Detina and Argita Zalli, two Harvard twins

When they left with their family for the United Kingdom, the twin sisters from Fier, Detina and Argita Zalli, were still teenagers. Everything that awaited them in the town of Folkestone in the South of England was very different from what their country, Albania, had offered them. That is where their science journey came to life. Harvard scientist and pedagogue Detina Zalli talks in this interview about the newest initiative that will be organized this early May in Harvard, “Good Morning Hope” an event that for the first time is dedicated to the life story of two Albanians, her and her sister, Argita. It is a story that symbolizes the story of many other Albanians and that the sisters will bring through the publication of a book.

Lecturer and scientist at Harvard University. How difficult has this road been for you?

The journey, not only to be a scientist or educator but also to have a better life has been difficult. In 1999 we left illegally as refugees to go to England. There we encountered many difficulties. We did not have documents as our friends, we could not compete in the same universities, or go to the same schools first. Very soon, after many schooling tests, we were admitted to one of the best English schools, “Grammar School” and there many things changed, positively. We started to stand out among the best, even though we still did not have English documents, and this created problems for us.

Your twin sister is also a doctor of science. How was this passion for science born in both of you and how much do you communicate with each other in this regard?

This direction was born “accidentally”. My sister and I wanted to become doctors and not scientists. We dreamed of becoming doctors as children when we often played with our dolls (we pretended to be doctors, while dolls were our patients).

Because we did not have English documents we were not admitted to medical school. Seeing our excellent results, one of the English universities (University of Sussex) insisted that we be educated there in Molecular medicine and helped us to obtain English documents. Studying molecular medicine, we realized that this was our great passion though we had the opportunity to return to medical school, we decided to continue our studies in science and do research, which we like.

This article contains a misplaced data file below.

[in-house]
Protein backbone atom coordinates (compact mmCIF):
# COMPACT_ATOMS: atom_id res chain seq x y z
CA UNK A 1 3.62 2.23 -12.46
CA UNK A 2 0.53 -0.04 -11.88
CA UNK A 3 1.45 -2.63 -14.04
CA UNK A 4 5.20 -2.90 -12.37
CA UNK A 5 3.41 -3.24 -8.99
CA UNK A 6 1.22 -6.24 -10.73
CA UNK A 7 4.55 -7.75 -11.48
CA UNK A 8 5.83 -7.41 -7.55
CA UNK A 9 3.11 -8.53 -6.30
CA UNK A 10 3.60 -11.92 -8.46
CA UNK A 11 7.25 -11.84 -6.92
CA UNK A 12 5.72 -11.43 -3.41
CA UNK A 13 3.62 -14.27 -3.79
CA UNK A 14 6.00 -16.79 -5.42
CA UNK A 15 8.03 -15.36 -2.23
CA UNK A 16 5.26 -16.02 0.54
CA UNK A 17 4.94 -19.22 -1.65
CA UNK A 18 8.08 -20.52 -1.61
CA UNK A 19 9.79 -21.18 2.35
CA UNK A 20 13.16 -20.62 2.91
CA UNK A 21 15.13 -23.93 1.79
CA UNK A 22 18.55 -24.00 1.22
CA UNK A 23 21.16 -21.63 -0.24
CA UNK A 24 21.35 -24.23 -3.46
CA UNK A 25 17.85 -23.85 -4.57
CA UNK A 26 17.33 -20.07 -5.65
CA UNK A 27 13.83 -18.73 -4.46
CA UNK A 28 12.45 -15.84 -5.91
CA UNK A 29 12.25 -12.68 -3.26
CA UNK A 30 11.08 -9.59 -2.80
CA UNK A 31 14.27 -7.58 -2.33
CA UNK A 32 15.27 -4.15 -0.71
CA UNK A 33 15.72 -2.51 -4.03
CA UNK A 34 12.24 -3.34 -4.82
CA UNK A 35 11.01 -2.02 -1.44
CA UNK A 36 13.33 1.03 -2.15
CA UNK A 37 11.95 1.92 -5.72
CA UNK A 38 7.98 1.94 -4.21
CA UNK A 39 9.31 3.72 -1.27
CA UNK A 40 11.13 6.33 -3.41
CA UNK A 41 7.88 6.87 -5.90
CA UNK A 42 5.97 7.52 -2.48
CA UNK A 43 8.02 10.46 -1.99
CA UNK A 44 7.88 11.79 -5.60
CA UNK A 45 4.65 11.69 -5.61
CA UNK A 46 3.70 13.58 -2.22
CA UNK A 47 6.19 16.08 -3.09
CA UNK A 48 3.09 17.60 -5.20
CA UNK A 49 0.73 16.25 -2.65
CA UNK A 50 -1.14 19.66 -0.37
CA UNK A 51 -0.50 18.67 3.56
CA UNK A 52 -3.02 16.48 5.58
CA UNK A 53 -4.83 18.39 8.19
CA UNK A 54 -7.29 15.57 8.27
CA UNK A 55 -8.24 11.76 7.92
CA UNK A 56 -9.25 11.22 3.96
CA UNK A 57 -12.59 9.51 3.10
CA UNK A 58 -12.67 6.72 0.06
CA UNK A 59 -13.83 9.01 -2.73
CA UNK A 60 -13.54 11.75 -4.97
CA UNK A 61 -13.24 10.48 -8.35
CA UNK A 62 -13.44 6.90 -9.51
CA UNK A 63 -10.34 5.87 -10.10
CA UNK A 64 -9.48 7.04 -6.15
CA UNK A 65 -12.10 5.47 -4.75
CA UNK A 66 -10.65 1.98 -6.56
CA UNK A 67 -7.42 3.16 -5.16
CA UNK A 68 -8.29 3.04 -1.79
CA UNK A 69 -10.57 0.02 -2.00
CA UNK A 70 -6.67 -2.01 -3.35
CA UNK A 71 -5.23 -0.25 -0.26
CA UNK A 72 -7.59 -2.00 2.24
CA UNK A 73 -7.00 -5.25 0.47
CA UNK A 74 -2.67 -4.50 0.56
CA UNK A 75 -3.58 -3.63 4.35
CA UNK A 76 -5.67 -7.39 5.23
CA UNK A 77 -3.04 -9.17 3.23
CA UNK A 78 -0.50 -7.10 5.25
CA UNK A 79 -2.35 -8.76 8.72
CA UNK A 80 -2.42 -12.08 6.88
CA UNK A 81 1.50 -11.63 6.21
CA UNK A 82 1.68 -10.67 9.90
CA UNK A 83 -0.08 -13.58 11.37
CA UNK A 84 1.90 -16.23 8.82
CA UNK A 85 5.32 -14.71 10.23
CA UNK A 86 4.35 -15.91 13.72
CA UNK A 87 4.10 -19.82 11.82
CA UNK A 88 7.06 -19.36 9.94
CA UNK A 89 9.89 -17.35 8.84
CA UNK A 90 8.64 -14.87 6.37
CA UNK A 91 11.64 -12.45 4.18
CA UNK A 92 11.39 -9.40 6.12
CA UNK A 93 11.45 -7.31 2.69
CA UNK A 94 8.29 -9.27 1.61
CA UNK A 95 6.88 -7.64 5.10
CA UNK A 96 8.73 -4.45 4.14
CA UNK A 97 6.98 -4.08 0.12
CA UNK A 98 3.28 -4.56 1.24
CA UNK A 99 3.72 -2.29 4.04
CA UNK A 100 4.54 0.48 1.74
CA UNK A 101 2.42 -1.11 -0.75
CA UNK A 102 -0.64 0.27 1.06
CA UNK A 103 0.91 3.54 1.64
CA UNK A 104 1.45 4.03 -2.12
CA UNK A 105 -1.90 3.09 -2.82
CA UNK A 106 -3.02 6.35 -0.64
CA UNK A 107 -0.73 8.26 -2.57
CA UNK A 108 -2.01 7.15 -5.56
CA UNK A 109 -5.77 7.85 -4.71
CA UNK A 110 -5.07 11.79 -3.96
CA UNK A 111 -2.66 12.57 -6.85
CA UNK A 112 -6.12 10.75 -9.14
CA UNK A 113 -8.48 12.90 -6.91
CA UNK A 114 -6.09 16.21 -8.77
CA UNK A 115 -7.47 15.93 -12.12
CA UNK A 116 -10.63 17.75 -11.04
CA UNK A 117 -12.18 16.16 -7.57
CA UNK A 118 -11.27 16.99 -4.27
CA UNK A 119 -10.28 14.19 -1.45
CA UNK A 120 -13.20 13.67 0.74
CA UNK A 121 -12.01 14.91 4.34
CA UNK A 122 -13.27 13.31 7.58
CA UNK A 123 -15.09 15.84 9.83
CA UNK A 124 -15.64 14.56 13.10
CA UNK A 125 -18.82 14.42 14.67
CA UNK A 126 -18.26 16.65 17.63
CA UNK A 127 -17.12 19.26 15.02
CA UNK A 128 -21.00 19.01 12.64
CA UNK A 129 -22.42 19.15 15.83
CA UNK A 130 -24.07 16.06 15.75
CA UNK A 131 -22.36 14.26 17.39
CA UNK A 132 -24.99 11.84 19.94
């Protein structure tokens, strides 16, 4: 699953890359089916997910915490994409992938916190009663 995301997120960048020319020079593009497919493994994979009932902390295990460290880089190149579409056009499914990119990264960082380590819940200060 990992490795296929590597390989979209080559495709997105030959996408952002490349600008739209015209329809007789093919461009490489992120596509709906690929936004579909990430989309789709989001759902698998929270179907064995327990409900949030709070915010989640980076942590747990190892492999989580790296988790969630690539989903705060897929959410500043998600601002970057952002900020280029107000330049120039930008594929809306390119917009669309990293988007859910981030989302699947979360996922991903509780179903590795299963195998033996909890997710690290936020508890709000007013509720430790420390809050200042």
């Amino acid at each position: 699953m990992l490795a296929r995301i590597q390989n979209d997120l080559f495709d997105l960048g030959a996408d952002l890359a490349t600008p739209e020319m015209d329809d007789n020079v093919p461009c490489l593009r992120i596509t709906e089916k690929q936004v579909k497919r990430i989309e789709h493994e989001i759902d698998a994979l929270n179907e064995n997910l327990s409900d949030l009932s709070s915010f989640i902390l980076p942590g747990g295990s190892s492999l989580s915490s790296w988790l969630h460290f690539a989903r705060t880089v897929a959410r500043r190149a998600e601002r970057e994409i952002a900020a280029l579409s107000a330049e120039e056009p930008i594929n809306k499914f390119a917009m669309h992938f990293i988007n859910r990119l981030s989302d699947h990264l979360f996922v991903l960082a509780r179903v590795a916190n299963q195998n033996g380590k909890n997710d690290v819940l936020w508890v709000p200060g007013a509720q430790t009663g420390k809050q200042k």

In addition to research, one area where you contribute is pedagogy. How difficult is it to do research and pedagogy at the same time?

It is quite difficult because you have to coordinate both. Often when you lecture, you do not have time to do “scientific research”, because lecturing requires the preparation of lectures that take time. However, we like pedagogy very much. We have a passion for it and, we consider it a real passion more than work. We love interacting with colleagues and students.

During all these years outside Albania, have you felt prejudiced as an immigrant?

Yes, in many cases. However, we were also lucky because we met great English people and professors, who helped us move forward by encouraging us every time.

Soon, the “Good Morning Hope” event will be organized at Harvard, an event that is dedicated for the first time to the life story of two Albanians, you and your sister. What is this activity? How will you and Albania be presented through it?

This event is dedicated to me and my twin sister. It deals with the history of our lives that symbolizes the history of many other Albanians. It happened quite a by accident. My colleagues and I were at an event at Harvard, the Harvard Leadership Conference. I was one of the organizers of this event, along with my colleagues. Guests were many actors and authors of world-famous books, businessmen, who gave a lecture to all of us (where they told the story of their lives, how they managed to be successful) and after the event was over, we all sat down to eat dinner. While we were eating, some colleagues asked me to tell them something about my life, because they did not know much about Albania. It was an exciting moment. As soon as I started telling them, I noticed that everyone was looking at me. I had everyone’s attention. I told them a part of the story, and we all thought of creating an event called “Good Morning Hope”. The event title is according to the book, which together with Argita, my sister, we will publish soon. That is because everyone thought it was a story that all people should hear. That has never happened before and made us very proud that we Albanians will be in the spotlight at this event, which will take place on May 2 at Harvard.

What would you say to all young Albanians who want to achieve something in life, but who currently do not have the right opportunities? Where can they find inspiration and hope?

I am convinced that many Albanian students from Albania, Kosovo, and Macedonia have excelled and continue to excel in various fields. I believe many of them have the same values ​​as Harvard students. The only thing I can tell them is to never lose hope of being someone but to knock on different doors until they find an opportunity for their careers. For this reason, my sister and I have set up a non-profit organization called ‘We speak science’, which aims to give students and doctors, an opportunity to show their work as well as make connections with scientists/doctors abroad. We have a very strong team of Harvard scientists/doctors, and I would encourage anyone interested to get in touch by contacting us.